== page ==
NEW YORK (CNNMoney) -- Google Chairman Eric Schmidt is rumored to be on the short-list for the Commerce Secretary job. But accepting that role is a multi-billion dollar decision.
To avoid conflict of interest, presidential appointees must go through a thorough vetting process by the agency the nominee is appointed to, the White House, and the Office of Government Ethics.
Conflicts could arise if any assets or securities that a nominee holds could benefit from their decision making. Those conflicts must be nullified for the appointee to be given the job.
That means if Schmidt were appointed, and his Google holdings were found to be an issue, he'd likely have to sell off his stake in the search giant.
Federal rules would require Schmidt to sell off his stake in 90 days. Market analysts said Google is such a highly traded stock that selling 9 million shares over three months would have no noticeable impact.
But it's unlikely Schmidt would want to sell everything off right away -- especially since the stock is still trading about 29% below its all-time high.
As a result, the law allows Schmidt to put his stock into a blind trust. Portfolio managers would gradually sell the stock off and replace it with securities that don't conflict with the Commerce Department's work, such as Treasuries, or broad index funds.
Schmidt would still face a potential conflict of interest, though, since the blind trust wouldn't be all that "blind."
"Putting it in a blind trust would be hopelessly ineffective," said Alan Morrison, professor at George Washington Law School. "It's the worst kind of fig leaf, because it's not 'blind' in any sense of the word. What's Schmidt going to say? 'Do I own Google? Really?'"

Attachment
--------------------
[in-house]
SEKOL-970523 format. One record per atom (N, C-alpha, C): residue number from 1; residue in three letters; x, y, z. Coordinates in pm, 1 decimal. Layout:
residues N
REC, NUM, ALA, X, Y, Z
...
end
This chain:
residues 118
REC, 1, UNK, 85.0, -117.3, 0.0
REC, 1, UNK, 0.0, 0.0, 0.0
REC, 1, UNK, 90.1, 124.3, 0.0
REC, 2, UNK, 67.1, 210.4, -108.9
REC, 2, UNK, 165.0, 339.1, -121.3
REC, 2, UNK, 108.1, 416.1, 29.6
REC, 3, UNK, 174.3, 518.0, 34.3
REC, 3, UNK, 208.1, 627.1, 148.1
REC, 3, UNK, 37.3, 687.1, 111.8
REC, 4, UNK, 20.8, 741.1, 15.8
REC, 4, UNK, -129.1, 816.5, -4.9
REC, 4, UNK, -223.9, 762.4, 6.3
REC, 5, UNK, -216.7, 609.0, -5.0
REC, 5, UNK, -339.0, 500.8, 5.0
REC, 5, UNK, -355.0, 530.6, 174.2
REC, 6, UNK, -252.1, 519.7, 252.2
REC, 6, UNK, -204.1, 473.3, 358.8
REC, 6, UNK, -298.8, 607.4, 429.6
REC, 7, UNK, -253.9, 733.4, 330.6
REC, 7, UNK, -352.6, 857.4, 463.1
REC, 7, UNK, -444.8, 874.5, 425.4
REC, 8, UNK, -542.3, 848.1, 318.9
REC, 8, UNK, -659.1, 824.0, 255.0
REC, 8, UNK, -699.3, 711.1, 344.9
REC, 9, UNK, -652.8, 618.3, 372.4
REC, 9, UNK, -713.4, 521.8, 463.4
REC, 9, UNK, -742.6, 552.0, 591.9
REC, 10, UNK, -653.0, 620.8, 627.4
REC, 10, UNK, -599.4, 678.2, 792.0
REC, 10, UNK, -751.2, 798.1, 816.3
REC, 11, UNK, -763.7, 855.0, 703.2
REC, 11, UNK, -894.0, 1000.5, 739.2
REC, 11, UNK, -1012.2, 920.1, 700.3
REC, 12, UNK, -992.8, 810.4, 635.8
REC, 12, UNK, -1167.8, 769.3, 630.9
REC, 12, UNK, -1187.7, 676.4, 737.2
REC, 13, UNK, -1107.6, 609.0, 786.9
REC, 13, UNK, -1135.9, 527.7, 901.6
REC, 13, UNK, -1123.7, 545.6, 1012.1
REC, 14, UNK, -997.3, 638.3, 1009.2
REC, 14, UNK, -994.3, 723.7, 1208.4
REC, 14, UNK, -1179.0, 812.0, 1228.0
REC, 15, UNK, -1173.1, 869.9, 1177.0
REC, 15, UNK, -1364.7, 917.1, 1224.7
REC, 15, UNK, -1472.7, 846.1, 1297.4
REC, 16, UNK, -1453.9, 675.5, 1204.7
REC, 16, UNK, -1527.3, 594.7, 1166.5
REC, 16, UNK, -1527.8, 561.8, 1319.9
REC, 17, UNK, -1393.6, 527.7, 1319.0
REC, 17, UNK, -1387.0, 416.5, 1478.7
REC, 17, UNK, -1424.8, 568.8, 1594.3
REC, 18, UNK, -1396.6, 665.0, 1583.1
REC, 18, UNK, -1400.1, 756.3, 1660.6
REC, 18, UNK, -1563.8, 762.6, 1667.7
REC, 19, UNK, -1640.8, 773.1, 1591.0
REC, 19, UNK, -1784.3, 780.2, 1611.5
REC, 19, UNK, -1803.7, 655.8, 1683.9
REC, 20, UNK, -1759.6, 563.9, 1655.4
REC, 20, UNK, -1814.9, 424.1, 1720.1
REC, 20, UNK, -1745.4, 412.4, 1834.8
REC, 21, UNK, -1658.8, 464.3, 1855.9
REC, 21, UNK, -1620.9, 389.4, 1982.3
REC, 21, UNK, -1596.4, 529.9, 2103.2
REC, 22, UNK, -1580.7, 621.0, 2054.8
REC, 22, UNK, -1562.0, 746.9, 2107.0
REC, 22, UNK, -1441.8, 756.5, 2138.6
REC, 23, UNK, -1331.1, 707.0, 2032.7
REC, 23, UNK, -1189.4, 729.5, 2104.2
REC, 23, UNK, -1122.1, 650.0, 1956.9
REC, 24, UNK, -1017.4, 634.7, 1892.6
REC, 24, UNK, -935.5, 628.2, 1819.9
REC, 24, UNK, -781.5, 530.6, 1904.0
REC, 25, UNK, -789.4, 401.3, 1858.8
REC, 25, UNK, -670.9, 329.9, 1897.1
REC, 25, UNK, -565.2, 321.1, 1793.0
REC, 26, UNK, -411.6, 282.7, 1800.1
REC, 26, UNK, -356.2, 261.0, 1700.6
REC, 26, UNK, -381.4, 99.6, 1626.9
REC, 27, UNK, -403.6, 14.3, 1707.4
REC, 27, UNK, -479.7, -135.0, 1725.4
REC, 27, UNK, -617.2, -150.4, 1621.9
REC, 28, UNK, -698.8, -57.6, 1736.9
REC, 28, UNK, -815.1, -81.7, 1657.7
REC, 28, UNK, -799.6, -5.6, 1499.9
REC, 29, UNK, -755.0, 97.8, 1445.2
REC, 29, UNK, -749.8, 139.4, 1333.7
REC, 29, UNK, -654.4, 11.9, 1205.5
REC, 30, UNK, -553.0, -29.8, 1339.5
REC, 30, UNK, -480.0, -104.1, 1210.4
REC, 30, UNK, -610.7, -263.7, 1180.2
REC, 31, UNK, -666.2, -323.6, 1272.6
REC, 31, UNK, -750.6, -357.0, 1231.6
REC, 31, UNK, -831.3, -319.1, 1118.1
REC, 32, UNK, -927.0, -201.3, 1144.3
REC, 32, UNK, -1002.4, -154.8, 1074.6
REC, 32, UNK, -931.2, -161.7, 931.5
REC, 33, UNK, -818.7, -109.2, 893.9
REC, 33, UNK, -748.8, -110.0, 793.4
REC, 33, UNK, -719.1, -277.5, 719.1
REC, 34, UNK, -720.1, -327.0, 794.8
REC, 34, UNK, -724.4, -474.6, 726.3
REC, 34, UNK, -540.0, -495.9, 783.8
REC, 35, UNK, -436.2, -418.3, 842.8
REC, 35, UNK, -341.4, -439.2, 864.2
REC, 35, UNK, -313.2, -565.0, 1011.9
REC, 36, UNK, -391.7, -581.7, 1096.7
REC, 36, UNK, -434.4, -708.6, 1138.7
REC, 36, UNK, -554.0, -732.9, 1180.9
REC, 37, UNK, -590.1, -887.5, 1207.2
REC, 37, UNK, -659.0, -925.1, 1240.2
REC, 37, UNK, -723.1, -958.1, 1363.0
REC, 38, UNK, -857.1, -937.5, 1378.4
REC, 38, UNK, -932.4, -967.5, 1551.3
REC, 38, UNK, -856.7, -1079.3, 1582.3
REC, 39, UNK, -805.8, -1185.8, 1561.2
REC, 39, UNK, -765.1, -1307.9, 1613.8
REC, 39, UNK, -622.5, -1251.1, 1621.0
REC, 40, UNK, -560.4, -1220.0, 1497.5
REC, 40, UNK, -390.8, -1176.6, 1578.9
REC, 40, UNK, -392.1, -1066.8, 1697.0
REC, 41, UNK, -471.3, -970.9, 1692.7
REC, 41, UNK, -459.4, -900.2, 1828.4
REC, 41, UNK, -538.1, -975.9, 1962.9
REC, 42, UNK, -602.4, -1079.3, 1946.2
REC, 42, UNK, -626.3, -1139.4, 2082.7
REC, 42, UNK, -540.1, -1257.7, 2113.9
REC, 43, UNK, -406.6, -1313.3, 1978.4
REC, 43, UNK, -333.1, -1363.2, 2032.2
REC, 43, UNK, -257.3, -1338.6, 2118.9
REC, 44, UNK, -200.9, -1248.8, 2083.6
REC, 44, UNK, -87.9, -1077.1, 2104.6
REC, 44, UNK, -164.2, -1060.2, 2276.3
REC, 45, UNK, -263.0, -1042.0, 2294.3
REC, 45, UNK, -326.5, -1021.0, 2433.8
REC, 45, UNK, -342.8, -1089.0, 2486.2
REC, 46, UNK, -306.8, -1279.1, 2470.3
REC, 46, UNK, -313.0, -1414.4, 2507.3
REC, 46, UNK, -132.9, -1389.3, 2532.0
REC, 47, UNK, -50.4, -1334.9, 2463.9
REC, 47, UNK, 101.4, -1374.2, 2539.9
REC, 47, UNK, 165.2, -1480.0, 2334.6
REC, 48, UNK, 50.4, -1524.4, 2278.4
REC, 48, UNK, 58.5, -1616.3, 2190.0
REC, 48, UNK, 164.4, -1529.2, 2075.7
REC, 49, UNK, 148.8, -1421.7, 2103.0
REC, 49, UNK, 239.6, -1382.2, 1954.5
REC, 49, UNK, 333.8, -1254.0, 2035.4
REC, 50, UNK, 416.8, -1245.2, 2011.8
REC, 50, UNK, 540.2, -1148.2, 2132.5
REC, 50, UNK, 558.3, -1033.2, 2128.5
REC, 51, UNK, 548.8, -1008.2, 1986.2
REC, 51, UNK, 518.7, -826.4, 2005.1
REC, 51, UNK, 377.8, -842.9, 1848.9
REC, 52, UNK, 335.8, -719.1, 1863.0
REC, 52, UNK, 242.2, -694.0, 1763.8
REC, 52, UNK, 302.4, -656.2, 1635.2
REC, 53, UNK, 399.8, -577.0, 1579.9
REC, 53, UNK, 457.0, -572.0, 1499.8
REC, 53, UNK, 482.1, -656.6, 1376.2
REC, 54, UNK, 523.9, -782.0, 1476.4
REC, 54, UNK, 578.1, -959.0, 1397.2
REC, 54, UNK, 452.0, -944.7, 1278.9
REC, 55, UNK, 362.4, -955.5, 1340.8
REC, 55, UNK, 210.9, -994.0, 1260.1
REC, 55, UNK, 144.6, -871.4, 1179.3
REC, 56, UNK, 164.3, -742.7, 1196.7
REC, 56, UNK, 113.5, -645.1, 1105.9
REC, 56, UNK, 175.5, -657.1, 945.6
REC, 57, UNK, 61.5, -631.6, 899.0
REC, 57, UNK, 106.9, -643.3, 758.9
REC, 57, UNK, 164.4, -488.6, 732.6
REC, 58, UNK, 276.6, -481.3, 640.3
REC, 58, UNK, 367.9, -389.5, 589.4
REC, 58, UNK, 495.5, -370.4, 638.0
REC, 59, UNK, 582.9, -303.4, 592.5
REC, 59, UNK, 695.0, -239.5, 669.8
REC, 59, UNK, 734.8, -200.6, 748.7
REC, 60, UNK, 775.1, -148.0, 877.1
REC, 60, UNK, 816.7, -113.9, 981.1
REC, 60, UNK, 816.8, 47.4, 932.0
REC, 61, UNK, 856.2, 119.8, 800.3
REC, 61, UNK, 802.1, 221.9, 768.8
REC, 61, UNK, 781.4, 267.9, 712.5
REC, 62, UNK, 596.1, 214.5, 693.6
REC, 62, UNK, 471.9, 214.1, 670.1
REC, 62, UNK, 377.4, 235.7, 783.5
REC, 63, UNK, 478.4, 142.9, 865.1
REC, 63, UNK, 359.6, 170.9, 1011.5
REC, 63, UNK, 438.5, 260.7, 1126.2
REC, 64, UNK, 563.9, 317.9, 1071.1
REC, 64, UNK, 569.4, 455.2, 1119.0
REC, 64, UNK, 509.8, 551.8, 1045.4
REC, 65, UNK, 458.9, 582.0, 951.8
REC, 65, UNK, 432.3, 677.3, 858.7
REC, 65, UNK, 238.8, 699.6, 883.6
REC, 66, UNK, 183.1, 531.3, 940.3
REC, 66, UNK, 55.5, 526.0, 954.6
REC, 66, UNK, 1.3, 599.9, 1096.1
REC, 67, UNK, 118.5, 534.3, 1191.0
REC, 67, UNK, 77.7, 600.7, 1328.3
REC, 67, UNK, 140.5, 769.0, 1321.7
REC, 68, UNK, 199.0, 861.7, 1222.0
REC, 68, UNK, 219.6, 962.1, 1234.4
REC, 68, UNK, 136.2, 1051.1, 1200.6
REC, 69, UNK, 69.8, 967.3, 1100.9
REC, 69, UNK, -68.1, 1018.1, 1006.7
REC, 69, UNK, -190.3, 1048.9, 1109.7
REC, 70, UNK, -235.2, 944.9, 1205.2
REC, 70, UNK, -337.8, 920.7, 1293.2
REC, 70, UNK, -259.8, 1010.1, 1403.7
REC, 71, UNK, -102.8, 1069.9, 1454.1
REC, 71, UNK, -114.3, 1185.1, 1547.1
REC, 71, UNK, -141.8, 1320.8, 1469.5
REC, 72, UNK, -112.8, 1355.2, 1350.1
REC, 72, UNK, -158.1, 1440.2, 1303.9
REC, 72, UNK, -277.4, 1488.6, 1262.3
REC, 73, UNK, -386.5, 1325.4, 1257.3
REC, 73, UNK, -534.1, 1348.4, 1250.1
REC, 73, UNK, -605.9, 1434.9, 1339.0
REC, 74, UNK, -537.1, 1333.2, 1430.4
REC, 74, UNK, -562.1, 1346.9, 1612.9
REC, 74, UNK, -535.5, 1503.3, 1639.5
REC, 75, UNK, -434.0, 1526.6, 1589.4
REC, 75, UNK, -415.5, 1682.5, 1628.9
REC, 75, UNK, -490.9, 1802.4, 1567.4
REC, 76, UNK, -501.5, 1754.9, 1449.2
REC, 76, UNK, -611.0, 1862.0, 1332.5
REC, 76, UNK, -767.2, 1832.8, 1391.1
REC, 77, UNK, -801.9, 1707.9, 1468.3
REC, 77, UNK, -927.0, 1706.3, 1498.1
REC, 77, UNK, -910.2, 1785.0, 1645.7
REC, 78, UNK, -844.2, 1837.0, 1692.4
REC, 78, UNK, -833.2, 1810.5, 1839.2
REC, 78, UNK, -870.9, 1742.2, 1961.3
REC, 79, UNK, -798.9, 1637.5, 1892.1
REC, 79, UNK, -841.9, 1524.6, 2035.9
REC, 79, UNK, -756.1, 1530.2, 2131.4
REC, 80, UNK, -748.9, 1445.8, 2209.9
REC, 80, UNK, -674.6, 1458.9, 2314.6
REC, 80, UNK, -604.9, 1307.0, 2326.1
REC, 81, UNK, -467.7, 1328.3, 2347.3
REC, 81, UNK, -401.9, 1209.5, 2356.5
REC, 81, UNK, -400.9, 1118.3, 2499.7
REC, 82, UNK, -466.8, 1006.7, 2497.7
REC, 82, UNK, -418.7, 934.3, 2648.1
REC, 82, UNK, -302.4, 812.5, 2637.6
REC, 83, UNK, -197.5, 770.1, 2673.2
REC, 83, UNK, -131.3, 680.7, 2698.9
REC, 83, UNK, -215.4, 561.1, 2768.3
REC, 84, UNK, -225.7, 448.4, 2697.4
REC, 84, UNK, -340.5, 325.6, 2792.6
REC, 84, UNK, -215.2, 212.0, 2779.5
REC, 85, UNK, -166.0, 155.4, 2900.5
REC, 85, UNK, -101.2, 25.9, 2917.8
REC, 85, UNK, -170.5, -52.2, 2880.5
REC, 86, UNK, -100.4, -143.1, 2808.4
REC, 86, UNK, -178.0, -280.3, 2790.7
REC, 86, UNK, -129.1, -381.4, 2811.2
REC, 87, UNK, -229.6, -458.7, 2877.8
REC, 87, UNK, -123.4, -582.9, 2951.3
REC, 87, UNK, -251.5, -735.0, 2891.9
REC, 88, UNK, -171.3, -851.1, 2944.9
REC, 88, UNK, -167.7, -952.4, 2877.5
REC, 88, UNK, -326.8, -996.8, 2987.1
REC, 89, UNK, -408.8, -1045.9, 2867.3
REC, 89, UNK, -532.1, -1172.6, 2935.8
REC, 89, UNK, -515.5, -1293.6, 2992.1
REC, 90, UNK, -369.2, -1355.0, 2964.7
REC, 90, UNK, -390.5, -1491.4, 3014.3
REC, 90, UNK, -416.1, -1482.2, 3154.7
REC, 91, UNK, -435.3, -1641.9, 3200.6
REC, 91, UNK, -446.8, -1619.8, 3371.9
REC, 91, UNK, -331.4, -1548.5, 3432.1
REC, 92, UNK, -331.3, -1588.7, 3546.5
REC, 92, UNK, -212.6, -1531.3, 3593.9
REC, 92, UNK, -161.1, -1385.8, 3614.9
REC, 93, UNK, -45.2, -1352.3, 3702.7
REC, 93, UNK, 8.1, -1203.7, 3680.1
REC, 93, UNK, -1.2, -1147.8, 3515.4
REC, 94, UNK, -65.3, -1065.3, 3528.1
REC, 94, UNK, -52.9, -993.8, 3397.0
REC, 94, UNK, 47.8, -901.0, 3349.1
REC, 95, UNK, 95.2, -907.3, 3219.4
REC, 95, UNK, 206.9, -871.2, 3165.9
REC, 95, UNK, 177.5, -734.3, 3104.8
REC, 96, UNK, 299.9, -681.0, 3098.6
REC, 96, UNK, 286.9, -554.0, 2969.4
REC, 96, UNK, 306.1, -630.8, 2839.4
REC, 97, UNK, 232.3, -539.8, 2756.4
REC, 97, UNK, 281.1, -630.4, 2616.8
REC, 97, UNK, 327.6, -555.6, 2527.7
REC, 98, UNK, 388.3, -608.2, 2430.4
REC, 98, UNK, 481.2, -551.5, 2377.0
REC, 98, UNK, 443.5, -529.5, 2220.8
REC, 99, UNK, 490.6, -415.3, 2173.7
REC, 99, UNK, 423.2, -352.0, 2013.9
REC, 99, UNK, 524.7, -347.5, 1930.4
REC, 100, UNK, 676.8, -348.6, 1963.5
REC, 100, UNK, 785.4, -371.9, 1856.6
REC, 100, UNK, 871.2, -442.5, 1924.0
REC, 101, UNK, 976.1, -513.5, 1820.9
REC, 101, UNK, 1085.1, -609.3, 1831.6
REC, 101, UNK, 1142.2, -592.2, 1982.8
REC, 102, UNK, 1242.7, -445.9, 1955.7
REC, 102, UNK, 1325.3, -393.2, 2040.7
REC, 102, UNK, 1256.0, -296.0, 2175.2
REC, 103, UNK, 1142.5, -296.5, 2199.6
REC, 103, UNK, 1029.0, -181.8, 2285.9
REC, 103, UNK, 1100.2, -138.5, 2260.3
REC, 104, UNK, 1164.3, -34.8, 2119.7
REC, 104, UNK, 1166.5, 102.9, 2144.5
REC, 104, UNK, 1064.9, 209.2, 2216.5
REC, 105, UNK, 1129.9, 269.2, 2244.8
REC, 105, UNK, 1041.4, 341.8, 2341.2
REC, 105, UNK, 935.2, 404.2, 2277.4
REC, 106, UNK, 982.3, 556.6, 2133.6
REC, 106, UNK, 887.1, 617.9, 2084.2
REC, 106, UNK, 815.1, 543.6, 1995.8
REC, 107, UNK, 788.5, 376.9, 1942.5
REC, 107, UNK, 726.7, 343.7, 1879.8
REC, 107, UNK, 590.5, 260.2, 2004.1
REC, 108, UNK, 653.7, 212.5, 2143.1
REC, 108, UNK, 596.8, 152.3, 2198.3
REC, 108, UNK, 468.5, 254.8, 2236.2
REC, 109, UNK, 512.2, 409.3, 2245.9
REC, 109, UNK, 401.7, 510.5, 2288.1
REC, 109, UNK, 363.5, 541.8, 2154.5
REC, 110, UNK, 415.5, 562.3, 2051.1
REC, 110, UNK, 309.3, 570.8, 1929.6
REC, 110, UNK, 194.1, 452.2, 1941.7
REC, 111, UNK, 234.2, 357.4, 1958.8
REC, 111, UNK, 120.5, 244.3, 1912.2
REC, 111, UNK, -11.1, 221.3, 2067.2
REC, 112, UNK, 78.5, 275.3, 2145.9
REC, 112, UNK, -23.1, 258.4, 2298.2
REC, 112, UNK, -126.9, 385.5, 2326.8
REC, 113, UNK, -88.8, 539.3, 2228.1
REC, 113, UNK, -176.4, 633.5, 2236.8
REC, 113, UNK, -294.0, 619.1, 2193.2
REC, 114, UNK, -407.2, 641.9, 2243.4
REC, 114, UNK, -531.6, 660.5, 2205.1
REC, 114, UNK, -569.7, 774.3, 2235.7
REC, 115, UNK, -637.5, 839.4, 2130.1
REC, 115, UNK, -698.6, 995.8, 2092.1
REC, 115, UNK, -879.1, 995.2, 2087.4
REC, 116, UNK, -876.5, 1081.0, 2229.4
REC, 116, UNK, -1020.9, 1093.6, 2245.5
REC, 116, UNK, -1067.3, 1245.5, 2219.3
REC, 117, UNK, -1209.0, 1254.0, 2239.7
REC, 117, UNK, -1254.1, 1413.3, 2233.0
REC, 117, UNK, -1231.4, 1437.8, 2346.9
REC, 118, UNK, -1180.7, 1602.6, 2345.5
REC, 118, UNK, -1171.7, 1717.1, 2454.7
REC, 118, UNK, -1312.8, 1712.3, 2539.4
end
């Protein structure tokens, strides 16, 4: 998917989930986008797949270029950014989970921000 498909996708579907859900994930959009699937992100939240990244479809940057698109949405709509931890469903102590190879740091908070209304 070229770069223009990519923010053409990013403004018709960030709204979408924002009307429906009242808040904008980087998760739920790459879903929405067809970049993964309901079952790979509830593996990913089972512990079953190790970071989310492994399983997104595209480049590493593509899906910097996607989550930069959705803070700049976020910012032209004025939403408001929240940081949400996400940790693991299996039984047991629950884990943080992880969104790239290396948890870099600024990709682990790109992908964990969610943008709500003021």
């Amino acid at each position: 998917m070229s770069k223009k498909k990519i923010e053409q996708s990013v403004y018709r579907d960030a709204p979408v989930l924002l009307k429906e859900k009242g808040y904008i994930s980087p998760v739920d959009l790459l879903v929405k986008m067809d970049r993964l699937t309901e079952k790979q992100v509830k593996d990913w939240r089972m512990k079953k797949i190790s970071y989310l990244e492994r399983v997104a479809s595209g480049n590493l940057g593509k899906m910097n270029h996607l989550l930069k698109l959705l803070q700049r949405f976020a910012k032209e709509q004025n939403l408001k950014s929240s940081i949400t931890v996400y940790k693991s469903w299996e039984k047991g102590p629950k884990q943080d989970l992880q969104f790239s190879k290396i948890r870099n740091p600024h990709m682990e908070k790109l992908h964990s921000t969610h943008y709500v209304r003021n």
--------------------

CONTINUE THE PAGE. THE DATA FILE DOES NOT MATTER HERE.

The Office of Government Ethics mandates that employees of the executive branch can't own more than $15,000 of a stock or asset that would conflict with their work. Going from $5 billion to $15,000 isn't going to happen in a day.
To get around that requirement, the OGE allows people in conflict to recuse themselves from certain activities. That means even after his Google shares are put in trust, Schmidt would still have to recuse himself if a conflict arises with Google.
The good news for Schmidt is that the Department of Commerce doesn't deal all that heavily in Google's businesses.
Schmidt would obviously never get a job at the Department of Justice, the Federal Trade Commission or the Federal Communications Commission, which constantly examine and regulate Google's activities.
The biggest potential conflict would be the Commerce Department's "privacy bill of rights" initiative, which encourages websites to voluntarily post simple notices that clearly state what personal information will be collected and what will be done with it. But experts say that's a very weak and dubious conflict.
The upside for Schmidt is that even if he is forced to get rid of his Google stock, he wouldn't have to pay capital gains taxes.
The OGE allows executive branch employees to defer tax burdens if they are required to get rid of their assets to avoid a conflict. The law says the tax deferral "aids in attracting and retaining highly qualified personnel in the executive branch."
Former Treasury Secretary Henry Paulson controversially took advantage of that law. Paulson, who was CEO of Goldman Sachs prior to joining the government, saved millions of dollars by putting his $700 million Goldman Sachs (GS, Fortune 500) stake into a blind trust.
Interestingly, Paulson's trust couldn't buy Treasuries, since being the Treasury secretary certainly would have made holding those assets conflict with his duties.
Schmidt would only need to pay capital gains taxes if he were to later sell the securities that the trust bought during his tenure as Commerce secretary.
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